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Old 02-07-2013, 03:26 PM   #1
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Default Alpha acetolactate decarboxylase - diacetyl killer

Anyone ever here of this enzyme (Alpha acetolactate decarboxylase) commercial brewers use to for maturation, applied in fermentation to reduce fermentation time by avoiding diacetyl formation? It reduces maturation time in lagers by preventing the formation of diacetyl by catalyzing the decarboxylation of alpha-acetolactate to acetoin. it shaves off 2-3 weeks in your lager times.

i've found that you cant buy it anywhere, unless you buy from the manufacturer at 5KG - which treats about 66,000 gallons of fermenting beer.

the rate is 1-2kg per 26400 gallons of beer. so at 2kg per 26,400 gallons of beer, that works out to .000075kg / .075grams per gallon. based upon that, you would need about .4grams per 5-6 gallon batch.

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Old 02-07-2013, 07:20 PM   #2
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Yes, I've heard of it under the trade name Maturex but I can't get it from my LHBS -- yet. We might hope that one of the companies that sells us bits of calcium chloride, phosphoric acid, icinglas, Sinamar etc. will one day make this available but let's also note that a traditional fermentation followed by traditional lagering will not require Maturex (or a diacetyl rest).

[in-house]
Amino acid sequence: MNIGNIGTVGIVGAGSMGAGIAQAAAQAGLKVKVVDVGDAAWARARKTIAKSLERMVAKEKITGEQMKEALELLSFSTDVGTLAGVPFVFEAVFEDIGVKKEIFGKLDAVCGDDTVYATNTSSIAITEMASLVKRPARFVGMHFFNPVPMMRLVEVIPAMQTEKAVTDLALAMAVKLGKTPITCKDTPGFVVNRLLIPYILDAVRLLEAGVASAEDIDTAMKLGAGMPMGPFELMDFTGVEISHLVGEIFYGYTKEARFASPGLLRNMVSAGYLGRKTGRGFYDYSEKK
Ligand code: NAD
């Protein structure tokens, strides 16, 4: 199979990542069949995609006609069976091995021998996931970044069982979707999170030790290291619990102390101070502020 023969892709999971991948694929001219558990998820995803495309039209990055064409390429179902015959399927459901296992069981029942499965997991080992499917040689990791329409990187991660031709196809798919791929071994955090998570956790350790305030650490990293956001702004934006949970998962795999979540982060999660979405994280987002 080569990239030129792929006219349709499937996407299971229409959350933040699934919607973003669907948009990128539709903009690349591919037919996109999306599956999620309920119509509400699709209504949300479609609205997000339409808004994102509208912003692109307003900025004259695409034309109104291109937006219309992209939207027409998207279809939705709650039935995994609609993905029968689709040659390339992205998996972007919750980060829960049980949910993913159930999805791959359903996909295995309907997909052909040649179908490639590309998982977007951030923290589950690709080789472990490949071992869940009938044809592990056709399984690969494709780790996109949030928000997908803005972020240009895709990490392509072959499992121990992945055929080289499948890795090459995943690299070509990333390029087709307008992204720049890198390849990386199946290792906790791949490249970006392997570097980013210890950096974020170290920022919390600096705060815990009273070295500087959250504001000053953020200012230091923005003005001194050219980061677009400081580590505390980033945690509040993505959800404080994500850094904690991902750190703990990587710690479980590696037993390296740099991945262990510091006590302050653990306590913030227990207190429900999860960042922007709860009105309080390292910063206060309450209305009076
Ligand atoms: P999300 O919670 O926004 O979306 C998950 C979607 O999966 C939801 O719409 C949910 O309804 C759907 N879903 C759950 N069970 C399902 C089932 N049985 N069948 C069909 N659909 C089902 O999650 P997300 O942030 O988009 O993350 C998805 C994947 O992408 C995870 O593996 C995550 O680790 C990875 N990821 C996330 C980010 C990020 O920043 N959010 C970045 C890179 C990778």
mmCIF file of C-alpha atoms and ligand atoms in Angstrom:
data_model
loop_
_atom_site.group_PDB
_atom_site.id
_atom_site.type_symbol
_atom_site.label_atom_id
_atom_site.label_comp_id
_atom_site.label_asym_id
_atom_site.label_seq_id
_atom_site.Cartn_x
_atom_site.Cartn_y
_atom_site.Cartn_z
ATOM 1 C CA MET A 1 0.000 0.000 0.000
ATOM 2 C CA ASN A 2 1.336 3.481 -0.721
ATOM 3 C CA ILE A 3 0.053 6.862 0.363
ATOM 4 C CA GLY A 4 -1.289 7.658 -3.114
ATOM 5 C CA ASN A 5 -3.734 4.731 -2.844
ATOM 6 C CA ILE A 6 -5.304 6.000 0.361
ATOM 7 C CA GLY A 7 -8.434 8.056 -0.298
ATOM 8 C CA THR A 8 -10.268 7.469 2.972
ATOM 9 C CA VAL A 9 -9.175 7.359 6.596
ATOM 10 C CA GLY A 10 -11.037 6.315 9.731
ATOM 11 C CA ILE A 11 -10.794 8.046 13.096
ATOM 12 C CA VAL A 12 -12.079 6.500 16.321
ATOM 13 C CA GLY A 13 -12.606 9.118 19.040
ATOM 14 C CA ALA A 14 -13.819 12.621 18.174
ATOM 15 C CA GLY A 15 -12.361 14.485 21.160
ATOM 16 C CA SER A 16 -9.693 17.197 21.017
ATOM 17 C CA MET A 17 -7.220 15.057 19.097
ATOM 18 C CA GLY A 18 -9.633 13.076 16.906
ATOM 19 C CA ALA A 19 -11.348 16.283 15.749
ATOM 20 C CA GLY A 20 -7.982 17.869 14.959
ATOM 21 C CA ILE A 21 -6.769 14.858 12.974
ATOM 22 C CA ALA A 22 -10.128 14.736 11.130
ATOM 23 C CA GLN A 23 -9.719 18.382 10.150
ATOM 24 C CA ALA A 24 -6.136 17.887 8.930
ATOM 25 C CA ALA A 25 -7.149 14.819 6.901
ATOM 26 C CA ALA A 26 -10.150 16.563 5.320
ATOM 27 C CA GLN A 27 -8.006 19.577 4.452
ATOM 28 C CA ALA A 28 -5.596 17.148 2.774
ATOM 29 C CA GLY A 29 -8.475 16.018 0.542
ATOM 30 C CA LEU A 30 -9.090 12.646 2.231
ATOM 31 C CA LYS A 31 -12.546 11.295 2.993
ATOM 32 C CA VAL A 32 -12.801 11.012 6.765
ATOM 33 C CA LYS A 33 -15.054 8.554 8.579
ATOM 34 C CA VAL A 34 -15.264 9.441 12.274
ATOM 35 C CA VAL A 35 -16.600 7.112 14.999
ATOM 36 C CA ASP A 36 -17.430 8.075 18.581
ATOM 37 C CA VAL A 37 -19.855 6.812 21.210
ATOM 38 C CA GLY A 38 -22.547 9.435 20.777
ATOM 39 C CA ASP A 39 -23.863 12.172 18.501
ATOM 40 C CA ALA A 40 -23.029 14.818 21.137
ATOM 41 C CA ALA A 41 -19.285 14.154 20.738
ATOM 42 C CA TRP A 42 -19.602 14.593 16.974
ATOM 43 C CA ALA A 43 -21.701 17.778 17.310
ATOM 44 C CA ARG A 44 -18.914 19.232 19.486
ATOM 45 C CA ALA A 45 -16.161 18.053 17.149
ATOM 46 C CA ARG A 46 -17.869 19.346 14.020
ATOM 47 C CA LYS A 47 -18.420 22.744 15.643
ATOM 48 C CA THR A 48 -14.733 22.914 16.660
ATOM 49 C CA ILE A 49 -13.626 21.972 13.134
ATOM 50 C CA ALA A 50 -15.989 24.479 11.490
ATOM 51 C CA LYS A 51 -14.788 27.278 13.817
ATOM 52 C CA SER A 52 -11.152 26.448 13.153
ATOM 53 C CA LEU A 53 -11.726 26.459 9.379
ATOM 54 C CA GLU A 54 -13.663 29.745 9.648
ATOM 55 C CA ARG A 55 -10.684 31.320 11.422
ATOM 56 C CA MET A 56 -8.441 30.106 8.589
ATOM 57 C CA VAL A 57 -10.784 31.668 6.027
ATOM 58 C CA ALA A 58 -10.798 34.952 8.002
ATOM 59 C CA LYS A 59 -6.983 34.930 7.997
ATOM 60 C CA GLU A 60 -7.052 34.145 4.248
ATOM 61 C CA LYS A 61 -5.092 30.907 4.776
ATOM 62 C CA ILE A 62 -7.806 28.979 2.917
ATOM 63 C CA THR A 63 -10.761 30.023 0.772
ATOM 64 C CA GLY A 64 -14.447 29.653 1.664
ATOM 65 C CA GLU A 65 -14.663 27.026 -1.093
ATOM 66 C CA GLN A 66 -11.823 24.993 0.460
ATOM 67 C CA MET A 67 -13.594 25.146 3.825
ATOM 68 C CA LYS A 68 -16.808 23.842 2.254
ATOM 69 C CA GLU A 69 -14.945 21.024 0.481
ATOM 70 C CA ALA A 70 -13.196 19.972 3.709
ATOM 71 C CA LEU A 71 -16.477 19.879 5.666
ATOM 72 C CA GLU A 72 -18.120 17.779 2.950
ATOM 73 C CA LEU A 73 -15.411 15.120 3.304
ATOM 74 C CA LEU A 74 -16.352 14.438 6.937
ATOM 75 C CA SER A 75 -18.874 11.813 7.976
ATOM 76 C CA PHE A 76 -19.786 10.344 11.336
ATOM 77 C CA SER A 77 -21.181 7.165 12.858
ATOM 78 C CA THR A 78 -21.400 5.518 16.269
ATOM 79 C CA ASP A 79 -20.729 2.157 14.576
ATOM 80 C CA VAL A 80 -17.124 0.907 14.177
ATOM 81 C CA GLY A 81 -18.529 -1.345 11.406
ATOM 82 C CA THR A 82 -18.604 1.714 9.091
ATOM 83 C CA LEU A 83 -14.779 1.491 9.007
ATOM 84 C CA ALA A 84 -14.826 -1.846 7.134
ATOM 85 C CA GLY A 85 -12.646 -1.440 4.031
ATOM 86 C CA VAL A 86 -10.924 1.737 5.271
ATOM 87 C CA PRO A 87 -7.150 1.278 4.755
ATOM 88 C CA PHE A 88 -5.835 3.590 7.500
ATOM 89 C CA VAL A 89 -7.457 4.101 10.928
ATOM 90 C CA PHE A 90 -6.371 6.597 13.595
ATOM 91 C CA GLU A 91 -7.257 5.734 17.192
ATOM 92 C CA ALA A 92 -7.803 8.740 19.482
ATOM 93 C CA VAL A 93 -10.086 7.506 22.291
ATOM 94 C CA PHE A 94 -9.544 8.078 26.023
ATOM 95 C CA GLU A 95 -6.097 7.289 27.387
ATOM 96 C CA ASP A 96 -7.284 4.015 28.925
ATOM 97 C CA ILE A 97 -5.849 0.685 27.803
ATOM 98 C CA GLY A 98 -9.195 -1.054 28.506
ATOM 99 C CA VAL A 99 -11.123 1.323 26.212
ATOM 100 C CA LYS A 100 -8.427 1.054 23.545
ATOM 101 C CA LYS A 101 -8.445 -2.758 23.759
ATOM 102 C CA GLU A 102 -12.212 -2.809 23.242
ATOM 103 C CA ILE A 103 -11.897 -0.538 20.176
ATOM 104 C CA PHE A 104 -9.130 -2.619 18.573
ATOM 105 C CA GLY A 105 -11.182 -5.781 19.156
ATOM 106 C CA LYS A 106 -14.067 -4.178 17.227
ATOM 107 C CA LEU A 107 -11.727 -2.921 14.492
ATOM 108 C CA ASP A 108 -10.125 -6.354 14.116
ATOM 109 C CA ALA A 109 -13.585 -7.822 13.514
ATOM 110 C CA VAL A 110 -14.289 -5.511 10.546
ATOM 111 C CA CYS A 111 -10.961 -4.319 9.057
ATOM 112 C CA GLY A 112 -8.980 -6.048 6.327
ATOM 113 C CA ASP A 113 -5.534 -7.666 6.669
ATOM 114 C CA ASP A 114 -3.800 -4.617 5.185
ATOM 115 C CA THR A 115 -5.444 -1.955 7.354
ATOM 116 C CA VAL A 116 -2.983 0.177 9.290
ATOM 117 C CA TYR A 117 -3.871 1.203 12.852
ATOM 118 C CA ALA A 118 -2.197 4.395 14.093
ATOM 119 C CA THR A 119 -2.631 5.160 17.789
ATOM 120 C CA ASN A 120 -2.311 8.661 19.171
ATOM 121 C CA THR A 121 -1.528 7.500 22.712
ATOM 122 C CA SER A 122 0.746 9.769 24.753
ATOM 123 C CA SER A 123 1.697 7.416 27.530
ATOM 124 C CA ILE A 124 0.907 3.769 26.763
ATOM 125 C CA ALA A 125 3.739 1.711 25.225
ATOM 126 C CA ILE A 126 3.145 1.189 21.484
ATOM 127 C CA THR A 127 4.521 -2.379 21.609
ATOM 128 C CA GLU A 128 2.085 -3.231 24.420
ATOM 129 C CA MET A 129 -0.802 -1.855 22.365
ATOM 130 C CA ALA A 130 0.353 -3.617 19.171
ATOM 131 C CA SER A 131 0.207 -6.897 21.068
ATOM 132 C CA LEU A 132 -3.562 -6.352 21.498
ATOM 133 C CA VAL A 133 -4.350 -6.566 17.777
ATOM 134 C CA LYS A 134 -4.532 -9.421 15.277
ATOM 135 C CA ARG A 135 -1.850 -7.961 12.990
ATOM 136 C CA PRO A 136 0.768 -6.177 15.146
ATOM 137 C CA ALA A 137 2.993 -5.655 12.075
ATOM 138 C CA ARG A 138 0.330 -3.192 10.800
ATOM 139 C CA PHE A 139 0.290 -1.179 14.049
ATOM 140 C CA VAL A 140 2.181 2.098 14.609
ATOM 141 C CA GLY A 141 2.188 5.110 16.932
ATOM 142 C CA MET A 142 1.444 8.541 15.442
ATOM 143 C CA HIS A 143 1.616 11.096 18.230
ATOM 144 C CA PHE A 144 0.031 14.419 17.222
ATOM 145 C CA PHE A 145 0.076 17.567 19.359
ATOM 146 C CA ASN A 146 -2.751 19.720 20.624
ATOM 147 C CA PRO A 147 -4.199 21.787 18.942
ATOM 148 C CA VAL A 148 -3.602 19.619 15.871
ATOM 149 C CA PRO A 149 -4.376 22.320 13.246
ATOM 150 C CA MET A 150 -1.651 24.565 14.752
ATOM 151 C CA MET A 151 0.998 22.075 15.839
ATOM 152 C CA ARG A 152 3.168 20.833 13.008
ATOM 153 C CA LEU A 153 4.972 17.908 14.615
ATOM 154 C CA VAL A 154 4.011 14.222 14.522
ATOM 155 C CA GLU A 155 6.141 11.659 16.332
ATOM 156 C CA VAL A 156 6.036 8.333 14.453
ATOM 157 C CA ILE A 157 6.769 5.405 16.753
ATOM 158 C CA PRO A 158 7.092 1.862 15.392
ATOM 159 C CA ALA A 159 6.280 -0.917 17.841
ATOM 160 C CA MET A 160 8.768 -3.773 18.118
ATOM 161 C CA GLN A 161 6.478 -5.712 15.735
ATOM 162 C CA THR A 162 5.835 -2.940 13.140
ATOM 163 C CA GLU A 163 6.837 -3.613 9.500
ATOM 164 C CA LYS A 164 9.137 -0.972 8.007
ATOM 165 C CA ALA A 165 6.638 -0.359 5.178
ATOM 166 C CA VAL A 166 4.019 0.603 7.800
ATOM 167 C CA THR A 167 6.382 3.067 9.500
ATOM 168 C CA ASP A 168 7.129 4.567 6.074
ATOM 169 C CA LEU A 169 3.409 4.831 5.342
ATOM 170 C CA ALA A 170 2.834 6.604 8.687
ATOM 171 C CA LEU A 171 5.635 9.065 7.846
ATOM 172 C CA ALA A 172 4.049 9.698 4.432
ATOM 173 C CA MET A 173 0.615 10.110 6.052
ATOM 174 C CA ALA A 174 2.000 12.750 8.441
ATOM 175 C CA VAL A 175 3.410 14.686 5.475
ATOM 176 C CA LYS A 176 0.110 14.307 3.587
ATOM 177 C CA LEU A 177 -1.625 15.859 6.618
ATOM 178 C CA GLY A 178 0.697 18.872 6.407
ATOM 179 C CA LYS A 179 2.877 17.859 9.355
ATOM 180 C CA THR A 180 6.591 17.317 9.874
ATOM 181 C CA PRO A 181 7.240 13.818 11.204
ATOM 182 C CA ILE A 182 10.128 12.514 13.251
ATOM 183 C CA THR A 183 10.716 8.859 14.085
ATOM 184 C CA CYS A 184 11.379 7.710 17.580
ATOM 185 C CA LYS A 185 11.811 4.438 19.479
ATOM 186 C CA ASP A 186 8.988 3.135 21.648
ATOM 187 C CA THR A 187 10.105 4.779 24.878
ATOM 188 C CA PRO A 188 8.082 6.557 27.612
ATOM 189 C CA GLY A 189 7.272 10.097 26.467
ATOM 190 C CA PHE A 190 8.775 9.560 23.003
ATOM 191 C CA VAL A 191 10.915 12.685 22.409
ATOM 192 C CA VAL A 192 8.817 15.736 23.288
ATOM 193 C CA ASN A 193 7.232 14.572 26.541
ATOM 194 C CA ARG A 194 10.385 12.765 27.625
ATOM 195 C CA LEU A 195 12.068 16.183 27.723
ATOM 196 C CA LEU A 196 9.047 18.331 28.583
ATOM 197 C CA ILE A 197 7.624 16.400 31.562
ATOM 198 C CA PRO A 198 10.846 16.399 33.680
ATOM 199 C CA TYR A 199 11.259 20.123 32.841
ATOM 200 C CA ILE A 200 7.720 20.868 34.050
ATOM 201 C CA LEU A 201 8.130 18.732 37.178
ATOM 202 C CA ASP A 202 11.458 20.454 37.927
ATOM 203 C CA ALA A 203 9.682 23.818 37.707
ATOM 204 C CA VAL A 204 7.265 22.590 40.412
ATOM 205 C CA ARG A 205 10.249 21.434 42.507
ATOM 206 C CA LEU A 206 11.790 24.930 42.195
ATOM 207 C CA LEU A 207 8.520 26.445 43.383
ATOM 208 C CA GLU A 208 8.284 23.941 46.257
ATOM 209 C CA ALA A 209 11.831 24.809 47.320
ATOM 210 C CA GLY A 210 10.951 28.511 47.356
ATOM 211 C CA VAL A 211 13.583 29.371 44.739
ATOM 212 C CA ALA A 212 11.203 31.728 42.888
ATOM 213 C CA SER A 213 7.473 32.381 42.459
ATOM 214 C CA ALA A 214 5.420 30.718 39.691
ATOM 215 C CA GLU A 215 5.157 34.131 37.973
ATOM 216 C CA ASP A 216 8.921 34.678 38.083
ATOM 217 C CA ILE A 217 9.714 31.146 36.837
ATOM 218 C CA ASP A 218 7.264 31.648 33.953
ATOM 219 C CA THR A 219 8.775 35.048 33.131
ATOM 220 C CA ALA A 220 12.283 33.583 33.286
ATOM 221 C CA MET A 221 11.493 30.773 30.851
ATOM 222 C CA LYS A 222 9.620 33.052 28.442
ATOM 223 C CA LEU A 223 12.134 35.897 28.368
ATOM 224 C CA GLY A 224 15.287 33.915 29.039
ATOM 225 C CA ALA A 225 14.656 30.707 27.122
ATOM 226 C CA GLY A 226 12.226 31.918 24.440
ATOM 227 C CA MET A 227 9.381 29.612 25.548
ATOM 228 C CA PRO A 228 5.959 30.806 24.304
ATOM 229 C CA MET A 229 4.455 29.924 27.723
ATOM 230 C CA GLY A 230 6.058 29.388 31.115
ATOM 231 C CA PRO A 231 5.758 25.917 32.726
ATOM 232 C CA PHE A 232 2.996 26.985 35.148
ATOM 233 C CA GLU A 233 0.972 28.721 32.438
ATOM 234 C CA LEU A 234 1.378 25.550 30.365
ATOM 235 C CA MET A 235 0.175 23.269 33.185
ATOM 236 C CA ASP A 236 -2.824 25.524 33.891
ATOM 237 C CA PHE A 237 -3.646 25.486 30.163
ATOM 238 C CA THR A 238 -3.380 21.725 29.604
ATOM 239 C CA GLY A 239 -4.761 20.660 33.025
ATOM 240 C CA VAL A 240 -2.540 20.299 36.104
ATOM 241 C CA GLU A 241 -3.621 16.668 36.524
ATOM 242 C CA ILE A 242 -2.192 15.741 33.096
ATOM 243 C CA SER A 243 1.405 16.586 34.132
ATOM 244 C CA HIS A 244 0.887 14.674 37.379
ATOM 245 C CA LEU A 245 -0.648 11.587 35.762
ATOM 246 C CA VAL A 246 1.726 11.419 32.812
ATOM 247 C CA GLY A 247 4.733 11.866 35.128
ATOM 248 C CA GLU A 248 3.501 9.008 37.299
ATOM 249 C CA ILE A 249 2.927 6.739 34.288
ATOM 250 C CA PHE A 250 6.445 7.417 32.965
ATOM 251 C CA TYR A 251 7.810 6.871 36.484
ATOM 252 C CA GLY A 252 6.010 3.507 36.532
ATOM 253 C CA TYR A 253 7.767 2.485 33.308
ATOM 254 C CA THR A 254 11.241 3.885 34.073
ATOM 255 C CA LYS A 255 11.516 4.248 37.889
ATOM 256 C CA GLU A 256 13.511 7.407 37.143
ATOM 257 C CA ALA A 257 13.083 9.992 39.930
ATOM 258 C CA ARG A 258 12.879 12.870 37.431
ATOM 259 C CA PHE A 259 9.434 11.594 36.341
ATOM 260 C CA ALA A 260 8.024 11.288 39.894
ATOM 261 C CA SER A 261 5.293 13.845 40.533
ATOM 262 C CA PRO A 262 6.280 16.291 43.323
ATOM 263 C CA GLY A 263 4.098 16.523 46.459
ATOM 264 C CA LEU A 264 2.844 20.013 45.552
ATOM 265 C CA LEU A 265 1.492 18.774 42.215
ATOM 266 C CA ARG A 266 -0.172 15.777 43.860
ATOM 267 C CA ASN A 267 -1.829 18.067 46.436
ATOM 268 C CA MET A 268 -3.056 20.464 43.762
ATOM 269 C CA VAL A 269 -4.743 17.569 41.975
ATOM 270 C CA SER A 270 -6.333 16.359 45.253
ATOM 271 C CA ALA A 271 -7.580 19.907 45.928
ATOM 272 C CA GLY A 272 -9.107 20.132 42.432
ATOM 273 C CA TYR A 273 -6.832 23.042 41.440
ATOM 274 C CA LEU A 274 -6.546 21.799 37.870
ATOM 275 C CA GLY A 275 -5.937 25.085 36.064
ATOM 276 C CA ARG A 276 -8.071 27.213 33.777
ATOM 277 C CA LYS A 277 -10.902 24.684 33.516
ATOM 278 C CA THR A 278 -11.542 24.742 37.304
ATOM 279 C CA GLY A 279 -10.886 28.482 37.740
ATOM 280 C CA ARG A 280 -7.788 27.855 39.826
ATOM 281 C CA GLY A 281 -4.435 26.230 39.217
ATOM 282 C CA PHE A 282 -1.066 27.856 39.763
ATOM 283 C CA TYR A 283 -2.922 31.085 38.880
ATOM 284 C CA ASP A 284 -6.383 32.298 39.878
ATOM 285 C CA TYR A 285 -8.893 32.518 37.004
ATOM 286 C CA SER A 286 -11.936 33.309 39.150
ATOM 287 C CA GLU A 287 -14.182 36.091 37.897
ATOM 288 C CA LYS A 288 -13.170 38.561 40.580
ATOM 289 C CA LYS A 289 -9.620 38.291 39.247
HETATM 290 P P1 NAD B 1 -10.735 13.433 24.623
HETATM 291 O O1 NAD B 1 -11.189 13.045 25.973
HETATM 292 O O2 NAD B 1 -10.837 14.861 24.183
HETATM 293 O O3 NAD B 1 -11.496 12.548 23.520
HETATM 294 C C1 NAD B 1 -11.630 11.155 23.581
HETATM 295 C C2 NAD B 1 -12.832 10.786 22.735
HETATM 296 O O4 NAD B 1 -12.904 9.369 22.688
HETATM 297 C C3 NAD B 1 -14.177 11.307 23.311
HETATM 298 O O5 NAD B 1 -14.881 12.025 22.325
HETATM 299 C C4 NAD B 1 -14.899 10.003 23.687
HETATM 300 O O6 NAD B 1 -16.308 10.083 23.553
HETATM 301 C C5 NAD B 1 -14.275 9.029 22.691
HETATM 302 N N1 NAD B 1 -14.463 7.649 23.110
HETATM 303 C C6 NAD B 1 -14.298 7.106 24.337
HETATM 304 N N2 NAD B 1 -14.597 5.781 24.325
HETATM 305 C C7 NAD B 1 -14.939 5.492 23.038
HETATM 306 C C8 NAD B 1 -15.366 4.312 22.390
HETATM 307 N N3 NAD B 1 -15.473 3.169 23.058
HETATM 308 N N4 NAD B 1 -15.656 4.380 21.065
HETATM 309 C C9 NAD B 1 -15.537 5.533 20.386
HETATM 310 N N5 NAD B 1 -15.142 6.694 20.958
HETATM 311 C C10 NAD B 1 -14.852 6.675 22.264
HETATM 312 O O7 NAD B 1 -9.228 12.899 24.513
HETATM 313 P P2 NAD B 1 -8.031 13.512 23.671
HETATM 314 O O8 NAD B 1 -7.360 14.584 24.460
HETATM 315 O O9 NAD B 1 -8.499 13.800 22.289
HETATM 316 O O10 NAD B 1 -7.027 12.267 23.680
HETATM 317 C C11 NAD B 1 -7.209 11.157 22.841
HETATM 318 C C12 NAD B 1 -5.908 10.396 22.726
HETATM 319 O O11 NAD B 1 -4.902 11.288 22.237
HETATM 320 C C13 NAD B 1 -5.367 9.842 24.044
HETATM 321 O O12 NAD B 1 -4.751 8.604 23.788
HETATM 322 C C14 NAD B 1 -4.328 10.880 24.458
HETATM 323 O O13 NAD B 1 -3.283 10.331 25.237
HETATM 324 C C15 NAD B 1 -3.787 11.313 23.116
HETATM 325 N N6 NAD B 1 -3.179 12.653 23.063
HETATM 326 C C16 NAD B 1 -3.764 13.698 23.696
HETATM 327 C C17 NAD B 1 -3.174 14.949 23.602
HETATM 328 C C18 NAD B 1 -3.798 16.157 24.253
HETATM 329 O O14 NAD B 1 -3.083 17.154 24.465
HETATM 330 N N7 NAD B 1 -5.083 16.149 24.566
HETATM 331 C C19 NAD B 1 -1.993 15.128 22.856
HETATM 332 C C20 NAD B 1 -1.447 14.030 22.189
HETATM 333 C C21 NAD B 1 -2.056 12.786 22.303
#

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Old 02-07-2013, 08:25 PM   #3
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On a side note and not necessarily directed at AJ or hog2up: It's funny how most home brewers scoff at the brewing practices of industrial brewers like InBev or MillerSAB yet many are readily embracing additives like Fermcap, 5.2 buffer, this maturation enzyme, PVPP, Biofine, Silicagel, ...

I'm interested in the technical discussion of this product, though.

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Old 02-07-2013, 08:55 PM   #4
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On a similar note, I find it a bit humorous the lastest craze in Molecular Gastronomy. Not because I have a problem with it, rather with the reality of that all it really is, is processed foods moved out of the industrial kitchen and into the fancy restaurant. Much of the materials, techniques and technology are right out of the processed food industry.

So I find humor in the fact that people rant about processed foods, and then turn around and rave about molecular gastronomy.